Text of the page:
CEP Analysis: Converts Who Became Foreign Fighters, Recruiters, and Domestic Terrorists

(New York, NY) – As terrorist groups like ISIS and al-Qaeda continue to search for new followers capable of being radicalized to violence, the Counter Extremism Project (CEP) is releasing a new report that explores the diverse backgrounds of 131 American, Canadian, European, and Australian converts to Islam who have attempted or succeeded in becoming foreign fighters, propagandists or recruiters, and domestic terrorists.  

Examples of European and Australian extremist converts who became radicalized include Kalid Masood, who killed at least four people in a car-ramming and stabbing attack in London on March 22, 2017; and British-born Sally Jones and Australian Musa Cerantonio, both of whom have become high-level recruiters and advocates for ISIS.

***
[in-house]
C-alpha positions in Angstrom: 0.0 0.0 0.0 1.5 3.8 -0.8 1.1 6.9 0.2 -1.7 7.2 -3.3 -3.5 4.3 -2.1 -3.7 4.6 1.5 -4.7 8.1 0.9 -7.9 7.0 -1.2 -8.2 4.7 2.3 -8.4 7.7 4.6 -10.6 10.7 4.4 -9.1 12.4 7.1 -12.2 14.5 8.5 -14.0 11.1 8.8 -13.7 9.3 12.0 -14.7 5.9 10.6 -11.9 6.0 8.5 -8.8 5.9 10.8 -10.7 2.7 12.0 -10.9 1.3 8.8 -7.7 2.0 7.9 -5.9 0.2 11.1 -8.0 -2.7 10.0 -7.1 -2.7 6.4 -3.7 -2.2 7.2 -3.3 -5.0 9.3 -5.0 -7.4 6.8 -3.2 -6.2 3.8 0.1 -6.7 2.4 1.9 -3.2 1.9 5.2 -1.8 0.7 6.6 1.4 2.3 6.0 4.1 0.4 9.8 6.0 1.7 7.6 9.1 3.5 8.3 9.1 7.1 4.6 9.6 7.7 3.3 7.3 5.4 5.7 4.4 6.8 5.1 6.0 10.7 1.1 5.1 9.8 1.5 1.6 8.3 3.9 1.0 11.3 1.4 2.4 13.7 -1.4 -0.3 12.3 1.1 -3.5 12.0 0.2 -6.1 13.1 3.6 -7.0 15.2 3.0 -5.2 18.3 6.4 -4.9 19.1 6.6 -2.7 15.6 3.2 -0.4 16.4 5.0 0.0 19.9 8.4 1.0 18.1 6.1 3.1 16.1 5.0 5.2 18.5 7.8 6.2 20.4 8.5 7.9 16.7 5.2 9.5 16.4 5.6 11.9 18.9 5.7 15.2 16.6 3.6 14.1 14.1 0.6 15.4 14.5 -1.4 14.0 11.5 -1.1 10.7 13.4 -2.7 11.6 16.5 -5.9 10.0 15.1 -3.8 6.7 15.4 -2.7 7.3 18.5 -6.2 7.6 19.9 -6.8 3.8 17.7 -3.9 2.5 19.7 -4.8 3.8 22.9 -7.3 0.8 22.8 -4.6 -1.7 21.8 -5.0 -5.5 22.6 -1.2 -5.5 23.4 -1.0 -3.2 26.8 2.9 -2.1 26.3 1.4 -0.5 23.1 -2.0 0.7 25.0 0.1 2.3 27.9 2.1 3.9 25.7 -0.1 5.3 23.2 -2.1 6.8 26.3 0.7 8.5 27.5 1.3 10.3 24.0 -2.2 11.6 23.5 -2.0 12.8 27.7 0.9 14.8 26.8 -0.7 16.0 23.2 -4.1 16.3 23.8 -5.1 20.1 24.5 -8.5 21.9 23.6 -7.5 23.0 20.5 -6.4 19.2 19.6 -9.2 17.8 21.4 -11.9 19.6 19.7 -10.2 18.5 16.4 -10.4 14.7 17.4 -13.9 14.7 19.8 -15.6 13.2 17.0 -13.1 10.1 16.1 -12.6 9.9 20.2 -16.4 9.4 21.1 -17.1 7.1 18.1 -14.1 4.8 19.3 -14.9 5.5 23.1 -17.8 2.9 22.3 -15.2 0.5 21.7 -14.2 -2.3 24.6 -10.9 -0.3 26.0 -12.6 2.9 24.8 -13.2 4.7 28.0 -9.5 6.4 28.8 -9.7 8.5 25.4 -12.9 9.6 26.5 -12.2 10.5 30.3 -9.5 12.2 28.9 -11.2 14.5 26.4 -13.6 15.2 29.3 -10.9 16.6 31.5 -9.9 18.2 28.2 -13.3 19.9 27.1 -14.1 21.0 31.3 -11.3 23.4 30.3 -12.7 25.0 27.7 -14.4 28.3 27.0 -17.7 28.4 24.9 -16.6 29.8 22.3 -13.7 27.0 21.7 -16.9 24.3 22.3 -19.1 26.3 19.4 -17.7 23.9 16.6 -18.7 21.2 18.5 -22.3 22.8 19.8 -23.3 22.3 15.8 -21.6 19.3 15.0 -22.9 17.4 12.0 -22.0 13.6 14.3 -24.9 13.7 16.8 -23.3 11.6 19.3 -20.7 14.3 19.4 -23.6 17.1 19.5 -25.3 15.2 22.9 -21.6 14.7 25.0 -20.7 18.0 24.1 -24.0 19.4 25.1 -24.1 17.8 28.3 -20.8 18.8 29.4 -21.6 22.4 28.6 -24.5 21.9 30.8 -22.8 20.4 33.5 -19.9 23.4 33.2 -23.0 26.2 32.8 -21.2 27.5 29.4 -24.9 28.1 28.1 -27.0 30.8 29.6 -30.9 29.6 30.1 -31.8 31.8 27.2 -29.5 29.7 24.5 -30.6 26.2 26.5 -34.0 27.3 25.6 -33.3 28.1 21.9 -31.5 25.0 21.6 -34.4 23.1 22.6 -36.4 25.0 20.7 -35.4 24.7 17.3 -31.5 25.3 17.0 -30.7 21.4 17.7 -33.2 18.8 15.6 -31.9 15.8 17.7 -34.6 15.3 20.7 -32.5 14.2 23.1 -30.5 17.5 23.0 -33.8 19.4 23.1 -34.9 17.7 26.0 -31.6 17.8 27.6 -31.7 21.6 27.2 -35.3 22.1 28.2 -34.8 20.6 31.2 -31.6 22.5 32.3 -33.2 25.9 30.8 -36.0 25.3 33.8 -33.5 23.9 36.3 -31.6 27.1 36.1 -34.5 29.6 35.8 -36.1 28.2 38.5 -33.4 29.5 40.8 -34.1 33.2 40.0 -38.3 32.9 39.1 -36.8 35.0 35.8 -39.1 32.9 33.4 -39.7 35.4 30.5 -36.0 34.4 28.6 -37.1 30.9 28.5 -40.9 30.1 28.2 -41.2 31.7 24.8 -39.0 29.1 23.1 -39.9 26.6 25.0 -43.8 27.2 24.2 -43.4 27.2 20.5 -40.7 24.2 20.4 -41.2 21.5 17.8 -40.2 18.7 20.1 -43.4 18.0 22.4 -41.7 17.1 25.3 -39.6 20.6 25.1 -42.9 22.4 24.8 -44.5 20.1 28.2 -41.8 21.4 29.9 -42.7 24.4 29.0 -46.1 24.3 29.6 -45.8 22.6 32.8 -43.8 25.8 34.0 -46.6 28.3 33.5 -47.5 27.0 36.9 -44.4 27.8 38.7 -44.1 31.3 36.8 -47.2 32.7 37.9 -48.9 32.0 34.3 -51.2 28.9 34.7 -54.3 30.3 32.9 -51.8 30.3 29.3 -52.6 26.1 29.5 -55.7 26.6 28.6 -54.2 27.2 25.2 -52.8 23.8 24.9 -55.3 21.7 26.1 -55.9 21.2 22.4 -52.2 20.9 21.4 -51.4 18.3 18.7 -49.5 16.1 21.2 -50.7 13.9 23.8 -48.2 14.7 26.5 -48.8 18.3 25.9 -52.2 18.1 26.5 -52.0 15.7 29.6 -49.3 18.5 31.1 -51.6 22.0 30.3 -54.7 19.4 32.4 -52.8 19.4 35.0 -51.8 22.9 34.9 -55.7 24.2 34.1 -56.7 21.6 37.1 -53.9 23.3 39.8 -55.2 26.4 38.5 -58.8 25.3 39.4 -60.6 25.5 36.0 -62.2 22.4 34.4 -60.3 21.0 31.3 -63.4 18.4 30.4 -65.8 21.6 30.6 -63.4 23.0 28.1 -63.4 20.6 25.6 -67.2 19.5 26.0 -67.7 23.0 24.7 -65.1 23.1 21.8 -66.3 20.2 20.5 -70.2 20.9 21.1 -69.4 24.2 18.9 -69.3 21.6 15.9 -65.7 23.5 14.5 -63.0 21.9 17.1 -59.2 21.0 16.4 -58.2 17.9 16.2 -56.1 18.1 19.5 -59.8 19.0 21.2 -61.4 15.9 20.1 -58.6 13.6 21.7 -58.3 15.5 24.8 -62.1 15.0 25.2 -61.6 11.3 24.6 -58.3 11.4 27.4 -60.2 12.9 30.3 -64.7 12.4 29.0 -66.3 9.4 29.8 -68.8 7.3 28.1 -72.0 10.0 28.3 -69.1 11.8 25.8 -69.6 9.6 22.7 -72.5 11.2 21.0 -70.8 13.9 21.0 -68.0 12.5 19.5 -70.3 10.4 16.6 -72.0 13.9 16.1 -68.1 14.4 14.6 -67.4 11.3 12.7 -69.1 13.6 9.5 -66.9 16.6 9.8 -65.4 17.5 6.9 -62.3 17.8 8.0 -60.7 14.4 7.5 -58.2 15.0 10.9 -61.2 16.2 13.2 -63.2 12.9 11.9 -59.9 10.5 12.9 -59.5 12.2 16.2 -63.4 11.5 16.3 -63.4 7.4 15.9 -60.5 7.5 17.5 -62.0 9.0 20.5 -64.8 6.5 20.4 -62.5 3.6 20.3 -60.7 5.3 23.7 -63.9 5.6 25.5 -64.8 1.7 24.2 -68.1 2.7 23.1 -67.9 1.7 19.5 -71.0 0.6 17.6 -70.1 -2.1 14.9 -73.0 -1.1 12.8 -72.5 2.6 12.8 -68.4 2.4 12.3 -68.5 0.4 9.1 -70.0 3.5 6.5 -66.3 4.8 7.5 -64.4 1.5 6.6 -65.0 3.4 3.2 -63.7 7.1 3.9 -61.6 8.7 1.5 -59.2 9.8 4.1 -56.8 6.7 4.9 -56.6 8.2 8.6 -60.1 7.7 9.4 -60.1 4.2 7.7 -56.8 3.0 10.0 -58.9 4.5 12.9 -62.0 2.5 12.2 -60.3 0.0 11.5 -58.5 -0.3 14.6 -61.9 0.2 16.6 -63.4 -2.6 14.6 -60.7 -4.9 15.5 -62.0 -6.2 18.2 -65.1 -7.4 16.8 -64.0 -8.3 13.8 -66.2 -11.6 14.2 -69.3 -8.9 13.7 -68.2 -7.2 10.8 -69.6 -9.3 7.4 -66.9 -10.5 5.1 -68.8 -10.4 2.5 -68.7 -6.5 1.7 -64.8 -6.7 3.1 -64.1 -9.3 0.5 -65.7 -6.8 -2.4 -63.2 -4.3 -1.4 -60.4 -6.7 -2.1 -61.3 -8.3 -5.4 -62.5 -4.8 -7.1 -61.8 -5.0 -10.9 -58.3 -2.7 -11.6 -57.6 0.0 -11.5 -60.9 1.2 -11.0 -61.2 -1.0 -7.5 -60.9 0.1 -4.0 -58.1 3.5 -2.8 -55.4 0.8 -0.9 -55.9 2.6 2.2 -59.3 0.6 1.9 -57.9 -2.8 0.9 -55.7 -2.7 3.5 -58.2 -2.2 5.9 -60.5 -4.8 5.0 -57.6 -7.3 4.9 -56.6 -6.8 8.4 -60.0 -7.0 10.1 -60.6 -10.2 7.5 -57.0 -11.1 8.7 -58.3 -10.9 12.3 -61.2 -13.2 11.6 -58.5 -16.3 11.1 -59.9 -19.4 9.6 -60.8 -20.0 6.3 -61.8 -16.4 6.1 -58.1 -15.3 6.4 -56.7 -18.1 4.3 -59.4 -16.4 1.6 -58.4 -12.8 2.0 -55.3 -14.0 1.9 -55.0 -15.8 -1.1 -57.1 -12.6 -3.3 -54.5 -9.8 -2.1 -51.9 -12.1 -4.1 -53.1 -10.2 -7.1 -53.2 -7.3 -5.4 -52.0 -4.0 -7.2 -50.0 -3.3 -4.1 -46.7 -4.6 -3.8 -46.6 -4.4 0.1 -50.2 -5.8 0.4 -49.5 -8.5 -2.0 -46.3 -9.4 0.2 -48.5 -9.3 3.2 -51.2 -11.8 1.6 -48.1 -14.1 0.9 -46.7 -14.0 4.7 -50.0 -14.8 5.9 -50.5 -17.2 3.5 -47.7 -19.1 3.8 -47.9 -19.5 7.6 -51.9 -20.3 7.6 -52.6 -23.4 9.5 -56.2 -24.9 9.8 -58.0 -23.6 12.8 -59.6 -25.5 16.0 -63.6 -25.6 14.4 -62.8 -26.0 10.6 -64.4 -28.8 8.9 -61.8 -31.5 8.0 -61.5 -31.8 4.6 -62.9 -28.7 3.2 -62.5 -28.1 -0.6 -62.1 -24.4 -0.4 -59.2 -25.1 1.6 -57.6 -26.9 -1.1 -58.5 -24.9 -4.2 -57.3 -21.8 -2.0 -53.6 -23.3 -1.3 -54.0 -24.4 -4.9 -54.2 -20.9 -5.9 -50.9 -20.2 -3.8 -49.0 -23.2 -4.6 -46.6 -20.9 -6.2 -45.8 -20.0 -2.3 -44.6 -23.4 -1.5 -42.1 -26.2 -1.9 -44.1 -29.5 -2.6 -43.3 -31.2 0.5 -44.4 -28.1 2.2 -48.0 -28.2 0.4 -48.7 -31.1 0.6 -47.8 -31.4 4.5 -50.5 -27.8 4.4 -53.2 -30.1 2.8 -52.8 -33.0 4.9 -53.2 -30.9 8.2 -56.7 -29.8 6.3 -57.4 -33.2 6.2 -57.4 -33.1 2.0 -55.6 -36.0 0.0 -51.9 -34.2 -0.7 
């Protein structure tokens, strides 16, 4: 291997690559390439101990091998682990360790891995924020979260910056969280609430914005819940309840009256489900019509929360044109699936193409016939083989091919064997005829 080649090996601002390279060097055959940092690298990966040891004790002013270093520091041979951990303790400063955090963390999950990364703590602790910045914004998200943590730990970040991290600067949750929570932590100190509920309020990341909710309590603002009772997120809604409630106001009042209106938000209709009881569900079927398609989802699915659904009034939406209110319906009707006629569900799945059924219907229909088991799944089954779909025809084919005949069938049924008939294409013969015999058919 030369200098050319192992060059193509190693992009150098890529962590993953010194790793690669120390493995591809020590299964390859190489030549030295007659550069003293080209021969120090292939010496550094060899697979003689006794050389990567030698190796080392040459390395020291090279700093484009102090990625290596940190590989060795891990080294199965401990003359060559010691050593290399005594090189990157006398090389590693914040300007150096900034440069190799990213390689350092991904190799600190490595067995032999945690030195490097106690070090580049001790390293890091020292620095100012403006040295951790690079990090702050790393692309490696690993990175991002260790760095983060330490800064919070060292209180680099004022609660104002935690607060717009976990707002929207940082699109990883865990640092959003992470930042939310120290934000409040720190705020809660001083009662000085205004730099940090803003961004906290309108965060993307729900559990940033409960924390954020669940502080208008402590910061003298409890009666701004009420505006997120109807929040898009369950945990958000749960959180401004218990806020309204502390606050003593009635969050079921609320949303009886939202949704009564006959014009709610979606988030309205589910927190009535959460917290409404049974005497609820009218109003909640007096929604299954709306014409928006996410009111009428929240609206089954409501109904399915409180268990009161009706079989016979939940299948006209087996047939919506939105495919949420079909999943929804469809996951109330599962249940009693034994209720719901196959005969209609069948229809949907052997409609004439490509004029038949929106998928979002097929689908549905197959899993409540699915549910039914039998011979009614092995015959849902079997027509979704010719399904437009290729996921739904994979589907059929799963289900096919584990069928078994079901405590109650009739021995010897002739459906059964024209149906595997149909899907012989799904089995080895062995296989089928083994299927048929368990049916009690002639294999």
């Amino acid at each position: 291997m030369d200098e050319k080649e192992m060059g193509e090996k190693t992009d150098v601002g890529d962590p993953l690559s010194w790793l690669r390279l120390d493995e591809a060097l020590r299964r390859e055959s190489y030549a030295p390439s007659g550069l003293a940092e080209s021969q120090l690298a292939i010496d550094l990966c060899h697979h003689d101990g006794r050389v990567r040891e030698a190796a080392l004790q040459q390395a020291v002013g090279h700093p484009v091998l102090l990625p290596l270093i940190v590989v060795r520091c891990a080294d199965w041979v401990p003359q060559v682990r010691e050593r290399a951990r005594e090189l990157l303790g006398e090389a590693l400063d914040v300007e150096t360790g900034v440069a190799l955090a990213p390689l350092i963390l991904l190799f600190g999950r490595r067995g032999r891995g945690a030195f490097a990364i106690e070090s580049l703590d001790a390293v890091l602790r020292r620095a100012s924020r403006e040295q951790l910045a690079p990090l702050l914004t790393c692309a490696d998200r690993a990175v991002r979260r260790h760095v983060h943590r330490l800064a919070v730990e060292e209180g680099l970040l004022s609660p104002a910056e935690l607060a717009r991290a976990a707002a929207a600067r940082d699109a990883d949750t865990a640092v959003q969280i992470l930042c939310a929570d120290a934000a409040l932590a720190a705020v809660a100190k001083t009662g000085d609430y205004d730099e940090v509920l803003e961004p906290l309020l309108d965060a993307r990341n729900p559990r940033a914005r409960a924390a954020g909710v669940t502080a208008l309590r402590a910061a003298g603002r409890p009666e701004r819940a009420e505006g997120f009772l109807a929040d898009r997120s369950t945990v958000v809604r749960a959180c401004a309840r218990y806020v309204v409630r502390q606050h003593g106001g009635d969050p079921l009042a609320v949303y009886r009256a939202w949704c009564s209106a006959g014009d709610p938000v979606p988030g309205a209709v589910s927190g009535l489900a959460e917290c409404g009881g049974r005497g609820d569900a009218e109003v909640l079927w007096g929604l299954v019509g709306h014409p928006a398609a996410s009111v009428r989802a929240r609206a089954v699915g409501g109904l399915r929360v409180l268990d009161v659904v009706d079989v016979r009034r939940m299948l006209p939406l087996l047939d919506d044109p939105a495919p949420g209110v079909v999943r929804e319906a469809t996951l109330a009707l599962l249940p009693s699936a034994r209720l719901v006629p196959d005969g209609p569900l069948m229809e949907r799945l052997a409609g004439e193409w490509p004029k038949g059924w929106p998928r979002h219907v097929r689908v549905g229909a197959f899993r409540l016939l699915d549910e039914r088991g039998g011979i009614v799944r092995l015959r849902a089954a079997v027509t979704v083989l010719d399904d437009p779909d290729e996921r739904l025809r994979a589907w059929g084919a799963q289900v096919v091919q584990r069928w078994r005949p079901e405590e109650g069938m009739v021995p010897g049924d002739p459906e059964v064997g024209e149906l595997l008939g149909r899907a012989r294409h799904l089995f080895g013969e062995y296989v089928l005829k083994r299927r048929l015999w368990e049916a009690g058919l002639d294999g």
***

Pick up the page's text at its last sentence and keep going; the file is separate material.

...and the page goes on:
CEP’s report found that at least 60 percent converted at age 25 or younger; 28 percent pledged allegiance to or acted on behalf of ISIS; 18 percent allied themselves with al-Qaeda or its affiliates; and 18 percent were influenced by radical preacher and terrorist Anwar al-Awlaki.

Jamal Ahjjaj, an imam at As-Soennah Mosque in The Hague, once observed that converts to Islam are “the most vulnerable because they do not yet fully understand Islam,” noting that “sometimes there are people – the wrong people – waiting outside the mosque to greet them.”                                                                                       

To explore the CEP report, Extremist Converts, please click here.

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